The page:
3.) I went to a trusted shoe store that manufactured customized orthotics for my sandals, shoes and sneakers. The footwear isn't glamorous but I haven't fallen since I got the orthotics.
I've spent a lot of quiet time reflecting on the end of my first exacerbation, 25 years ago this month The relief I felt when the severity let up. The joy and temporary belief that the diagnosis had been a mistake. The frequent flair-ups of the first 15 years and relative quiet of the last 10, inexplicable but appreciated. I try to remember to live joyfully and thankfully, glad to walk in any shoes at all.
Wednesday, May 4, 2011
A couple of weeks of ms symptoms that were getting me down have put me way behind around here. I'm not really stoic - not in denial either. If this were the first time I felt this unbalanced and fatigued I'd be running to my neurologist. It's interesting that the eye doc detected something brewing before I started to feel it...Anyway, I took my first trip to Moorefield Herb farm in Trumbull, which is just a short trip down the road for me. I didn't take really good care of my herb bed last year and some things aren't forever around here anyway, like rosemary. I was afraid I'd lost my lovely sage when it bloomed beautifully and I was correct about that. And it gets very hot where I plant my herbs and I wasn't faithful enough about watering when it got too hot for me to sit on the patio.
So this year I bought a short strip of drip watering hose which should help out with the watering. It looks ugly now but it will get lost in the greenery before too long!
I planted the basics, rosemary and sage, along with lemon thyme (so good for fish and chicken). And I added a couple of really interesting potential time-savers this year, based on the recommendation of Nancy Moore, the owner (along with her son) of Moorefield Herb farm. Nancy suggested I try Egyptian onions, also known as Walking onions, a name for them coined by President Thomas Jefferson when he experimented with them at his famous gardens in Monticello.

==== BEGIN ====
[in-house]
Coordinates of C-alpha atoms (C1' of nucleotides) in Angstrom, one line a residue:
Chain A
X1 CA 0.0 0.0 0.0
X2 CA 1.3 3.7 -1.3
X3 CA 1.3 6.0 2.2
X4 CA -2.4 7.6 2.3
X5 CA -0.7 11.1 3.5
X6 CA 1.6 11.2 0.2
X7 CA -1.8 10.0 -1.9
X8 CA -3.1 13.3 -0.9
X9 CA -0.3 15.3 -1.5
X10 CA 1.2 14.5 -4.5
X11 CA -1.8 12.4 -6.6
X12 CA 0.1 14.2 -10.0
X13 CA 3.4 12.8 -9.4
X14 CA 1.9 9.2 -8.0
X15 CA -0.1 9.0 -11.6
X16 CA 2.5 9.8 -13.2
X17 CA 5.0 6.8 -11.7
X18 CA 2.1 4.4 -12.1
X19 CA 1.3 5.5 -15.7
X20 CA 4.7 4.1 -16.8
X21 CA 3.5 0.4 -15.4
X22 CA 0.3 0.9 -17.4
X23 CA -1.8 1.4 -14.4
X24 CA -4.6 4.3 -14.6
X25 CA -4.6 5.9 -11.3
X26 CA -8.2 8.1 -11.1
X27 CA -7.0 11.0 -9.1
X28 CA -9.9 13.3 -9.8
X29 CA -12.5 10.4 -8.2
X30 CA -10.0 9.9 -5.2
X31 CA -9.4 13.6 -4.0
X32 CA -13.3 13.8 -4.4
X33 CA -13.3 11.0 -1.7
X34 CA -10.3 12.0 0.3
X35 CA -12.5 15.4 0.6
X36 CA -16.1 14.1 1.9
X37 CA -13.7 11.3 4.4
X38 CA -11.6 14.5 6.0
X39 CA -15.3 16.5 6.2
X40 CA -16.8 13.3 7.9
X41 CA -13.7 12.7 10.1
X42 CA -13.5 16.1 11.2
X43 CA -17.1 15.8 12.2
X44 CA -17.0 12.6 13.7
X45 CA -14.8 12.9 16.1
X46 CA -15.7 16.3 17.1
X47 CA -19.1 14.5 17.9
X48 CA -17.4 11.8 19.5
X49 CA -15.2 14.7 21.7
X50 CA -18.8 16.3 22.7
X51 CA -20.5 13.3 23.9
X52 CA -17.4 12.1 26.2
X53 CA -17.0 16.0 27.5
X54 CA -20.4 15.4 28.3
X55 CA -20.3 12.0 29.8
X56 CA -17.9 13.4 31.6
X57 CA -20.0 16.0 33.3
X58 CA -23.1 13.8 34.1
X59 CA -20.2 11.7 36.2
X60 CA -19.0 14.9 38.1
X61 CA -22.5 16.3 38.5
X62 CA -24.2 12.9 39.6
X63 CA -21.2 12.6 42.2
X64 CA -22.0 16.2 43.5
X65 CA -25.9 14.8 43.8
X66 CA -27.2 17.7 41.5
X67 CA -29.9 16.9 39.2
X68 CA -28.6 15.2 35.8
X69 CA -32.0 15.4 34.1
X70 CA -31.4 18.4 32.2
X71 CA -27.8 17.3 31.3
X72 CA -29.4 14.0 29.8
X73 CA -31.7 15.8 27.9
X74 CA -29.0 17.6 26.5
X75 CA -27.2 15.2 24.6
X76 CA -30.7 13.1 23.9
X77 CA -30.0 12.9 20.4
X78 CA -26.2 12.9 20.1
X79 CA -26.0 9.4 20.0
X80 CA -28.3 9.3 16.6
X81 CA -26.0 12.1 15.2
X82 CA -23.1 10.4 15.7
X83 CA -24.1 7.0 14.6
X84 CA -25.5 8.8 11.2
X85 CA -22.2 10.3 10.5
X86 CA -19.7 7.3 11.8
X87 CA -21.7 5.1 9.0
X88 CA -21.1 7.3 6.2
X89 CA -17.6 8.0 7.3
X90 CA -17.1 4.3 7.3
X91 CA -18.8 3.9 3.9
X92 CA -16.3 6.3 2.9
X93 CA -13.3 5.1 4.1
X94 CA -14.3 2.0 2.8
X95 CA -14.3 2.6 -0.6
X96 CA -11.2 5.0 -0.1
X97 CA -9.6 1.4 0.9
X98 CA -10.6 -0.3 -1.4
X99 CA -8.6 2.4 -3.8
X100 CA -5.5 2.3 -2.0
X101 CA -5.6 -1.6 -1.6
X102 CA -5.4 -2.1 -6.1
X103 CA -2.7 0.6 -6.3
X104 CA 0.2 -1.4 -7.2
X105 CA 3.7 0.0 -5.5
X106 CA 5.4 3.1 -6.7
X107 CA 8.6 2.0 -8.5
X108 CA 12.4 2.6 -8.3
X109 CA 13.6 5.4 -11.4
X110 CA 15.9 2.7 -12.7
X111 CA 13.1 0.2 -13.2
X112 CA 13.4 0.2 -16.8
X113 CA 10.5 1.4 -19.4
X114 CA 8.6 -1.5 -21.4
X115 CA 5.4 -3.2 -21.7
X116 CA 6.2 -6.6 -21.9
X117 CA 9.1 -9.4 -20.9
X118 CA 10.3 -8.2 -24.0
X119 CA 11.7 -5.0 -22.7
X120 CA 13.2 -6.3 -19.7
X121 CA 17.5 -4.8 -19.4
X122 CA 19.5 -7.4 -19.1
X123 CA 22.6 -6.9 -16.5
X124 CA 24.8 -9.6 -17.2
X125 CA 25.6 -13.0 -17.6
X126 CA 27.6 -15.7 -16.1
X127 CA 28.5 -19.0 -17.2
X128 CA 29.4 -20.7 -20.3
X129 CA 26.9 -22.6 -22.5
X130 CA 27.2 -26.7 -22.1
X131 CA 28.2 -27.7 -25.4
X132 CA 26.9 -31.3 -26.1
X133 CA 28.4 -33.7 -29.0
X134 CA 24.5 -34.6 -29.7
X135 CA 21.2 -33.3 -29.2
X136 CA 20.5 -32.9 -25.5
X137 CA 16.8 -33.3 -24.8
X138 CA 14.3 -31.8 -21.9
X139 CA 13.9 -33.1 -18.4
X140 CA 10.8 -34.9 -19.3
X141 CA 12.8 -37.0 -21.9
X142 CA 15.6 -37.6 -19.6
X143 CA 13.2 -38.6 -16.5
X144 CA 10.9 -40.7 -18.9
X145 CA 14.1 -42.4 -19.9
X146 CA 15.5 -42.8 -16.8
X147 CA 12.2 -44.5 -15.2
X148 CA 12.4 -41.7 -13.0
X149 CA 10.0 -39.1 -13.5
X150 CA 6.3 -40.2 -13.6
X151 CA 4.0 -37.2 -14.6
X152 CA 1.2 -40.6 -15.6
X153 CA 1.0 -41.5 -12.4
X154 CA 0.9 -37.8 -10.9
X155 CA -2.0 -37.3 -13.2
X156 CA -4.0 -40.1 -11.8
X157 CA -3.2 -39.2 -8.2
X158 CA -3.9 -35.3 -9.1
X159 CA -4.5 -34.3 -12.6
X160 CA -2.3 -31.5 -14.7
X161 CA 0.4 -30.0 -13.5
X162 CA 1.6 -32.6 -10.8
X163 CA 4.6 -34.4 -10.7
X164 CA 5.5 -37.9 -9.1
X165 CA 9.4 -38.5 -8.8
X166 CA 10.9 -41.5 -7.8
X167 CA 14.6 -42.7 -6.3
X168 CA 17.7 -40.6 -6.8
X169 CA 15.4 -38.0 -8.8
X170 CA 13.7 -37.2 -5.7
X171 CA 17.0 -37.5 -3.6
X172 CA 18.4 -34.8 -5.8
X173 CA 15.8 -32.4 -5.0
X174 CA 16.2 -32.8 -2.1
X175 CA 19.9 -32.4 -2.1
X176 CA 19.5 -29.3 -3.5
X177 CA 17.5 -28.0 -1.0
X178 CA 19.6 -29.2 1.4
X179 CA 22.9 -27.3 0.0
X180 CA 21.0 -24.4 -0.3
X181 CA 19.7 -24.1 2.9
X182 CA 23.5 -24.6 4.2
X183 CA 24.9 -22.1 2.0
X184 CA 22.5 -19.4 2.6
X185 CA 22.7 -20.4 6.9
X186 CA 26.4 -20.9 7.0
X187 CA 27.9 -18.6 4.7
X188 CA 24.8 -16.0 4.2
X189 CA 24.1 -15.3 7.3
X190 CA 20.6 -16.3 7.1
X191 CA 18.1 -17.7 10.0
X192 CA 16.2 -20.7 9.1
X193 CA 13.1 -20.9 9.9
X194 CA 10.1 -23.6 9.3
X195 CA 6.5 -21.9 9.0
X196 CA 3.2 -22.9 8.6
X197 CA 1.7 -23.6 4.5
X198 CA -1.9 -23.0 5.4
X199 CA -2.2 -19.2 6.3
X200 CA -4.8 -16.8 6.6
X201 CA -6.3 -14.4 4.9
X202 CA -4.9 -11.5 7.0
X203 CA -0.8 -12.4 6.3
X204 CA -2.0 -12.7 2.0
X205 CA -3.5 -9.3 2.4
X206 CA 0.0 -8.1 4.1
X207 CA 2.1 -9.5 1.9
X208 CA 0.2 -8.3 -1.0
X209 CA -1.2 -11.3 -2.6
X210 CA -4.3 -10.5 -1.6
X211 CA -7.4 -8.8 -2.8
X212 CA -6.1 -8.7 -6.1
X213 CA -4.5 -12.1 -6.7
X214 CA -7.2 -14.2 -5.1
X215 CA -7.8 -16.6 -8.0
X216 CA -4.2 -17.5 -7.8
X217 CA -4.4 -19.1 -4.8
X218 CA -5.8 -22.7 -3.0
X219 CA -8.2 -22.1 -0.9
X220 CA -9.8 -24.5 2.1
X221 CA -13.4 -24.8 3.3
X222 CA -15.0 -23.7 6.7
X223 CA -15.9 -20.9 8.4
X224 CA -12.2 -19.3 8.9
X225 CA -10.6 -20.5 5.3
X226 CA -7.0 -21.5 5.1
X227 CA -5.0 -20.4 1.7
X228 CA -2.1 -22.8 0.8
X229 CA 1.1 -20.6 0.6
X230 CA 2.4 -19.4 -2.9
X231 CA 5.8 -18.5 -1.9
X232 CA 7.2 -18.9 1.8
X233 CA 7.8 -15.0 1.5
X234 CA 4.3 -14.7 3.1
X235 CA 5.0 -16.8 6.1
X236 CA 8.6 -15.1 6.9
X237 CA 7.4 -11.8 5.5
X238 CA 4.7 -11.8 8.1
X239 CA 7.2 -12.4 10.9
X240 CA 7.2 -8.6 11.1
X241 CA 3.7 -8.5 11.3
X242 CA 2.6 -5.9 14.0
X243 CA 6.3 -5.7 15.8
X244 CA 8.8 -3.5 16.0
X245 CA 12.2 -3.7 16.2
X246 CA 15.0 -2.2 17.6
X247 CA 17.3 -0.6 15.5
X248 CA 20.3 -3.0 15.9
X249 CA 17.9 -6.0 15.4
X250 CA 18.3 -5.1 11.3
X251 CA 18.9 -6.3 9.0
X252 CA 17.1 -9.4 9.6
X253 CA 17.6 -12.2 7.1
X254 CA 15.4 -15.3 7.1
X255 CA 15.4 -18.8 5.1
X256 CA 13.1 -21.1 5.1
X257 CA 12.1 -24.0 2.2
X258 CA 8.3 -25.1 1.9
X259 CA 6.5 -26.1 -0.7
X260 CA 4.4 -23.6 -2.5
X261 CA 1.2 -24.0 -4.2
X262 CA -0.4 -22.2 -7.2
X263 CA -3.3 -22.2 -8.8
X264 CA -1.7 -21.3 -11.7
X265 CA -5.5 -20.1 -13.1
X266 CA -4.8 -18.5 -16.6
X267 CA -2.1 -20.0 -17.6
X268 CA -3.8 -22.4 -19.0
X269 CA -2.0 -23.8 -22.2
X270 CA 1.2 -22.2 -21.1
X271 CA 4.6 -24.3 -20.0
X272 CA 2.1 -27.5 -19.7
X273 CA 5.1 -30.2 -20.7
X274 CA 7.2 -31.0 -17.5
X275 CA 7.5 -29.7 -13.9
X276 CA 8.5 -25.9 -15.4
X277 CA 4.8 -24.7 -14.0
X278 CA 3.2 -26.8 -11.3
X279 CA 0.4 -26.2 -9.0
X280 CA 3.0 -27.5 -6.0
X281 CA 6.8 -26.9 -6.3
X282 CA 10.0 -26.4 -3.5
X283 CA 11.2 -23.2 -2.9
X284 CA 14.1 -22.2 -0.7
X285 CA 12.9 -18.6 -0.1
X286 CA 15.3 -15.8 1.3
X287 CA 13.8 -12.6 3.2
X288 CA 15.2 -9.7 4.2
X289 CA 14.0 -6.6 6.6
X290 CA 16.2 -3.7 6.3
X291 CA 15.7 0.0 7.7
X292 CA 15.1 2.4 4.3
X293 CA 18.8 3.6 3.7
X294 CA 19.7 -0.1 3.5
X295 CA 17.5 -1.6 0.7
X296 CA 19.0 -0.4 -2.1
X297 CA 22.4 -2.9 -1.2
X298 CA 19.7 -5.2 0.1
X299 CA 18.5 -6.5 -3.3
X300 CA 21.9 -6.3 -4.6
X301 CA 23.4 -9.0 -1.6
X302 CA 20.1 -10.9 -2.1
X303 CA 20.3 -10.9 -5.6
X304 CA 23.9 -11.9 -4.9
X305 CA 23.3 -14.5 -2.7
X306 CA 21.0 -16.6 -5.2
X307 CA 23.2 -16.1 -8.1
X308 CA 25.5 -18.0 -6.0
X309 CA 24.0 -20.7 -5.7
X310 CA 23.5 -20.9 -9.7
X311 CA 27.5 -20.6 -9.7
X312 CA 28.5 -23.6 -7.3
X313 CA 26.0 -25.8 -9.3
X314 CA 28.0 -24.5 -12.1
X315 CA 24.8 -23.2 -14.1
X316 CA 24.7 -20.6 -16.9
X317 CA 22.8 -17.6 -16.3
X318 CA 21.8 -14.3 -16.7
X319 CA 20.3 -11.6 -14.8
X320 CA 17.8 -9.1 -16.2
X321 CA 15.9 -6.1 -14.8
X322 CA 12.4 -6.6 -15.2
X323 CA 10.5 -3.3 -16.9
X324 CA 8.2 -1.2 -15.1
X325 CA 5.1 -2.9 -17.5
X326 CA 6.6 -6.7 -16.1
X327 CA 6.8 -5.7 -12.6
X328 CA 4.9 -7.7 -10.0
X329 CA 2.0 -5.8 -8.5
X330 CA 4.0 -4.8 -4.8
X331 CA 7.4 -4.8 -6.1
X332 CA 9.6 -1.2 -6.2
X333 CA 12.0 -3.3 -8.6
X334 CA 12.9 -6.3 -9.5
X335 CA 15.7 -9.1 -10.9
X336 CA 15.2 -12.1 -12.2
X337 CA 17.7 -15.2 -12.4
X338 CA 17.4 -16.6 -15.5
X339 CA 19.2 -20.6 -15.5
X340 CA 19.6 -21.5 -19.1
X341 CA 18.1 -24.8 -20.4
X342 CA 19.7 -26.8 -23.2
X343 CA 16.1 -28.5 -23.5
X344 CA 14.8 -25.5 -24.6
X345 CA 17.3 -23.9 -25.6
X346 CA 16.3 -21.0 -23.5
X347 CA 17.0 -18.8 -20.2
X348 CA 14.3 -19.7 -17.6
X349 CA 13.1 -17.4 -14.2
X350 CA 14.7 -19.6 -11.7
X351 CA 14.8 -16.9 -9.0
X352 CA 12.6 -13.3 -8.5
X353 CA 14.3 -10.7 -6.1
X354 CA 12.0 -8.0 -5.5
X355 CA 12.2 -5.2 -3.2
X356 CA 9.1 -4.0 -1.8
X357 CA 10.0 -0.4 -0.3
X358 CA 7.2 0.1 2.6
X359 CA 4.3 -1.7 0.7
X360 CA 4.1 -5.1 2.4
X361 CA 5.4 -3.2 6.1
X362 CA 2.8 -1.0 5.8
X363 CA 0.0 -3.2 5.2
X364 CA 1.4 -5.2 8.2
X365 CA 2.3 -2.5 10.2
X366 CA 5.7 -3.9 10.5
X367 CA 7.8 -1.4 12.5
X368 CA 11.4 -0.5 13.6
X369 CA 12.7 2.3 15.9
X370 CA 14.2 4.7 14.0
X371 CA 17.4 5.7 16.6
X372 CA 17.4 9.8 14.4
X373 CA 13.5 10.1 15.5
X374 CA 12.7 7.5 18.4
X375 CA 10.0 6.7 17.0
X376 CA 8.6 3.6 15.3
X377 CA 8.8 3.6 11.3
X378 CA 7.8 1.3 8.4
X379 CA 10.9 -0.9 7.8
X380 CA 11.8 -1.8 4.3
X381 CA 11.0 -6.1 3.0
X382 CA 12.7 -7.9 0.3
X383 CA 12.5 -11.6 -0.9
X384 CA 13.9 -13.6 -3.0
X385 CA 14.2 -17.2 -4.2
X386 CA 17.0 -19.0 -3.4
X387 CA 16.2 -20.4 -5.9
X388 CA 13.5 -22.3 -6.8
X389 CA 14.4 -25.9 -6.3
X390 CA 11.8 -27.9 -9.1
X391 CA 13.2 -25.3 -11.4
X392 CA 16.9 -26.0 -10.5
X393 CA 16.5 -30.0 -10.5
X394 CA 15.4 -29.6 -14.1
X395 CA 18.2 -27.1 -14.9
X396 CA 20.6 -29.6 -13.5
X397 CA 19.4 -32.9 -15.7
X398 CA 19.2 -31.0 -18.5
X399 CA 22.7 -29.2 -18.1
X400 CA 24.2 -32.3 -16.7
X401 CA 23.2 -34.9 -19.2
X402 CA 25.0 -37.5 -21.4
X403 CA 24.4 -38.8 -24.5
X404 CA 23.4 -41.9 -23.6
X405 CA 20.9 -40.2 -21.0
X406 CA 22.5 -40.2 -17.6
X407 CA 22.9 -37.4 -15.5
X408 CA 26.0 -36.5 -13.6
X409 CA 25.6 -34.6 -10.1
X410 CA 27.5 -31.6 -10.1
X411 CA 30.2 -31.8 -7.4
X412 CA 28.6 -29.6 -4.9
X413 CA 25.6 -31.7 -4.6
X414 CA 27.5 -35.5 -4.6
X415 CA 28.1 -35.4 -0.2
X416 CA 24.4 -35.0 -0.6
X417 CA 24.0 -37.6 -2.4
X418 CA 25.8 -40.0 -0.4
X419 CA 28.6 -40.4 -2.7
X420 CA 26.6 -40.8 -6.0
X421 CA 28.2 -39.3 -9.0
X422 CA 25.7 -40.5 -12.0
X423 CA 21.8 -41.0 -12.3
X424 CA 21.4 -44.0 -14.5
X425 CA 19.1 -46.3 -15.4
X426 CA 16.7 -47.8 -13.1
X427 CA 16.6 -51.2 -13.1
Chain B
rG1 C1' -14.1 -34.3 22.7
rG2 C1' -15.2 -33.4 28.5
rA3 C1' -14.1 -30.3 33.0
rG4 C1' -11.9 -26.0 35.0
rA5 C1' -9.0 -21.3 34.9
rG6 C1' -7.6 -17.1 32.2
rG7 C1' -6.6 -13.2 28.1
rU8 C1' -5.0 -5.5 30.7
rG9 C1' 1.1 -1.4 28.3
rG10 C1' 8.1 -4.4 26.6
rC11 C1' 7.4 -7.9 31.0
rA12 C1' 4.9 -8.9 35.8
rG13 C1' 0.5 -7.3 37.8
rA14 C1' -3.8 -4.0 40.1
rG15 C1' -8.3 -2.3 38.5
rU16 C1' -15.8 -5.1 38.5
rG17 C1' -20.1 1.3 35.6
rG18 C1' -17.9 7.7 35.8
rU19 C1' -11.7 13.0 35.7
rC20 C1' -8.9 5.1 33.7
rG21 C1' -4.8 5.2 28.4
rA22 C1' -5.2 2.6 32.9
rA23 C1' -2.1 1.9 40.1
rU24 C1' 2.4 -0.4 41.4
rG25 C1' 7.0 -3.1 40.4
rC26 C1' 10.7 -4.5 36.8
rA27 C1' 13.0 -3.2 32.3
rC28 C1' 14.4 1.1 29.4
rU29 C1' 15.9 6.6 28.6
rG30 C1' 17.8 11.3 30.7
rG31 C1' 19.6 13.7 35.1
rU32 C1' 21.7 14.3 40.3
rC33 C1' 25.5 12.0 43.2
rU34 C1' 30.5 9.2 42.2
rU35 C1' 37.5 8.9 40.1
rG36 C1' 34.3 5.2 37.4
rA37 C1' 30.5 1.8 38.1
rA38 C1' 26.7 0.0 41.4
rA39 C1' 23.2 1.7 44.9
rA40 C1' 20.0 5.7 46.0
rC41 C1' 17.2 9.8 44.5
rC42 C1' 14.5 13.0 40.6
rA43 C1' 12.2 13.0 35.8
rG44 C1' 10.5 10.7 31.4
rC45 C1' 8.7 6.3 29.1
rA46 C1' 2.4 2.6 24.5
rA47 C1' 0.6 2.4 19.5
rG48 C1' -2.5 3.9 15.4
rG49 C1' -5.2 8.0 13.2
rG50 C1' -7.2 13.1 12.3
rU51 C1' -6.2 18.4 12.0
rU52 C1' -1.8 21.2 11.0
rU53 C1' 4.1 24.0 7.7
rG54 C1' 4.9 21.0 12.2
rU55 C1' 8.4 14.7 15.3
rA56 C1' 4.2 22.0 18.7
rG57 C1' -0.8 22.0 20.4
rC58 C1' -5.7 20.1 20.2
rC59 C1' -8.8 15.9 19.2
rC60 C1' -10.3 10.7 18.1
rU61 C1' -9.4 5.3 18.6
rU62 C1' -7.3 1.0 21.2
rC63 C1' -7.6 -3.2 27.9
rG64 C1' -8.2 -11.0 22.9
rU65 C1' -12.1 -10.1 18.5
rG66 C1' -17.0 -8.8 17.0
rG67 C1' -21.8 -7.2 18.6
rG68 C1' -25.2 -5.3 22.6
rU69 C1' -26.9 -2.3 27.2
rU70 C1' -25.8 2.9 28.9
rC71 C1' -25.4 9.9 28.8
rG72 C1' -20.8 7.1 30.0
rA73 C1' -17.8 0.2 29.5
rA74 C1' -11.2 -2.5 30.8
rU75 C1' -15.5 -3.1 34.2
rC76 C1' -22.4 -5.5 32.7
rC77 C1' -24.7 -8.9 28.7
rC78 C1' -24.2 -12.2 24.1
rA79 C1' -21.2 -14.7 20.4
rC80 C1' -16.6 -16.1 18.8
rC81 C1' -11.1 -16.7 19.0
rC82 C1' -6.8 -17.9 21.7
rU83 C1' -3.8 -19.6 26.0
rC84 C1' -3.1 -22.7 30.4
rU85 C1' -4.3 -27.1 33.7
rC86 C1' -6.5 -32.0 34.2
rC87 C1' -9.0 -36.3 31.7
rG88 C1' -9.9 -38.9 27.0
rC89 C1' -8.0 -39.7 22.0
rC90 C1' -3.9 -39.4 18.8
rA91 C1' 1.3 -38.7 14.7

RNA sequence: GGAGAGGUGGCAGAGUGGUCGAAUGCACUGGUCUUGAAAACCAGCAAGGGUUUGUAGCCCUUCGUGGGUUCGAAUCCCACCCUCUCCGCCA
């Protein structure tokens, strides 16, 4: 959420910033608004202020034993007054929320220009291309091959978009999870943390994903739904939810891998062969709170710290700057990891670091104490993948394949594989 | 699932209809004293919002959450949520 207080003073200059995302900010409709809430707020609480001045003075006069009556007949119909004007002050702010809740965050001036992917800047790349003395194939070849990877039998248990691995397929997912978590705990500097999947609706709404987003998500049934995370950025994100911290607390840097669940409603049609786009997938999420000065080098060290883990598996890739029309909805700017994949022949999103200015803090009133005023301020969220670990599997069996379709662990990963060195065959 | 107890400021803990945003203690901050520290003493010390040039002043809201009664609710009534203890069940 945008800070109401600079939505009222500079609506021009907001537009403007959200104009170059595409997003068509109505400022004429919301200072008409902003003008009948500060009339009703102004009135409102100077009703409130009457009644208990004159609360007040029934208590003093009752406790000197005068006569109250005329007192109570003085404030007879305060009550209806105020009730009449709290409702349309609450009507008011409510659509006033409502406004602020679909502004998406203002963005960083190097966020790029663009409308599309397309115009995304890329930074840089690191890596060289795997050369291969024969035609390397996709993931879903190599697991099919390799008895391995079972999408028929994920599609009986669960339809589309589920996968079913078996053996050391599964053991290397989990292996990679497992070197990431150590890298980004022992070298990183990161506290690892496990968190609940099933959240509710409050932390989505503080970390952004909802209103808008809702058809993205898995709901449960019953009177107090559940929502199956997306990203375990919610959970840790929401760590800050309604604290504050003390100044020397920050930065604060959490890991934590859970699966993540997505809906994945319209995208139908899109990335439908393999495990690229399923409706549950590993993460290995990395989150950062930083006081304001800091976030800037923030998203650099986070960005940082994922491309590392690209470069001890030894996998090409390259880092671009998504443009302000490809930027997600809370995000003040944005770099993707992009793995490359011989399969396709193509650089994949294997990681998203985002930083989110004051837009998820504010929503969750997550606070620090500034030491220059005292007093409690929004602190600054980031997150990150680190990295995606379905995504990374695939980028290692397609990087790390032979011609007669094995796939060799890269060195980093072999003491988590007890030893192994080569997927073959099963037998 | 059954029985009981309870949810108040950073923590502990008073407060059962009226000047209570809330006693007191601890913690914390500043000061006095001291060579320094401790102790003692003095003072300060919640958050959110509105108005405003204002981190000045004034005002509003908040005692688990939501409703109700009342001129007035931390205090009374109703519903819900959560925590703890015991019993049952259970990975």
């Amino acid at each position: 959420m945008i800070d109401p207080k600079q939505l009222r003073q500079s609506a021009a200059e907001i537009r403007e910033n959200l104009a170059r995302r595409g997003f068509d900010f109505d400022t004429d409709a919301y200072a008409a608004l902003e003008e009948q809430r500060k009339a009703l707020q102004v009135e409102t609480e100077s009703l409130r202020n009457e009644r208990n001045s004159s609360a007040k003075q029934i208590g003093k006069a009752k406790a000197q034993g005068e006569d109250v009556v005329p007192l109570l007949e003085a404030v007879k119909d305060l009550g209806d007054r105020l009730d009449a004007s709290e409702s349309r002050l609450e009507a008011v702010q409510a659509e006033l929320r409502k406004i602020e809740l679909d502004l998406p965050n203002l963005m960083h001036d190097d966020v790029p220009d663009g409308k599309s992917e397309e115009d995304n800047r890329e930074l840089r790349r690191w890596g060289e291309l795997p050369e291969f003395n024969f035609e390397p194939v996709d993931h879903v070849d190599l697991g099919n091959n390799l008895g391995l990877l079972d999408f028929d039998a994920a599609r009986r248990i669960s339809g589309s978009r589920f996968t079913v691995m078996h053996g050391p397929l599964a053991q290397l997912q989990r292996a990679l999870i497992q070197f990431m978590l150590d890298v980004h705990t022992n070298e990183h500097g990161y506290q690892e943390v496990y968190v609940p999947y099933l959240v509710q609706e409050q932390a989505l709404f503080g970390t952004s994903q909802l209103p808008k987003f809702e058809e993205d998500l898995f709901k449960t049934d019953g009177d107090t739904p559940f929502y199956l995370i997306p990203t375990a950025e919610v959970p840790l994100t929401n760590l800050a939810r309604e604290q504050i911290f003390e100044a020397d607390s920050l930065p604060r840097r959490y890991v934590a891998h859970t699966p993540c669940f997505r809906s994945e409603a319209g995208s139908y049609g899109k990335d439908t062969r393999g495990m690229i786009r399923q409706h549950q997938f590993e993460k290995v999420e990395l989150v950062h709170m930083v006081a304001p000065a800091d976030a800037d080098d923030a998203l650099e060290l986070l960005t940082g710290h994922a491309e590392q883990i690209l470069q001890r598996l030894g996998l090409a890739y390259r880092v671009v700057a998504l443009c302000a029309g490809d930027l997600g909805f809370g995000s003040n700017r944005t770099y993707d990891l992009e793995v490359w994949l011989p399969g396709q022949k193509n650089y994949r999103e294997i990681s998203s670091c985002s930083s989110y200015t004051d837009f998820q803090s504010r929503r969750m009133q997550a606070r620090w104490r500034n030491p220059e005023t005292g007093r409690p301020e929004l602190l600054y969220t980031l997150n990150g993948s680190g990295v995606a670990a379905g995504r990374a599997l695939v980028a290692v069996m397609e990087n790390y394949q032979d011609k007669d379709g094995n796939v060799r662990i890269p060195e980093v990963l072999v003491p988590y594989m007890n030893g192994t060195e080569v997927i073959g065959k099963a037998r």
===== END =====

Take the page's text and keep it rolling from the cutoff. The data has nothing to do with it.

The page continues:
Egyptian onions form a little baby onion at the top of the plant by late summer. Up until the greenery gets tough it can be eaten like a scallion. The little bulbs at the top of the plant can be eaten as little onions (1/2 to 3/4" size), planted to make more adults plants or left alone to walk to the ground and plant themselves! How easy is that?
My second interesting discovery was Vietnamese Coriander, also known as Vietnamese Cilantro or Rau Ram. It's a member of the knotweed family (and looks very much like something I should be pulling out of the garden rather than planting it!) It tastes quite a bit like cilantro and the leaves should be used when they're young and tender since it can become bitter as it gets old (sounds oddly familiar). I think this plant will be a fine substitute for cilantro for me. I buy it in the grocery store, use it once or twice and it gets mushy. Or I grow it, can't harvest nearly enough, the heat gets to it and it's gone before I can snip it into your tomatoes for salsa!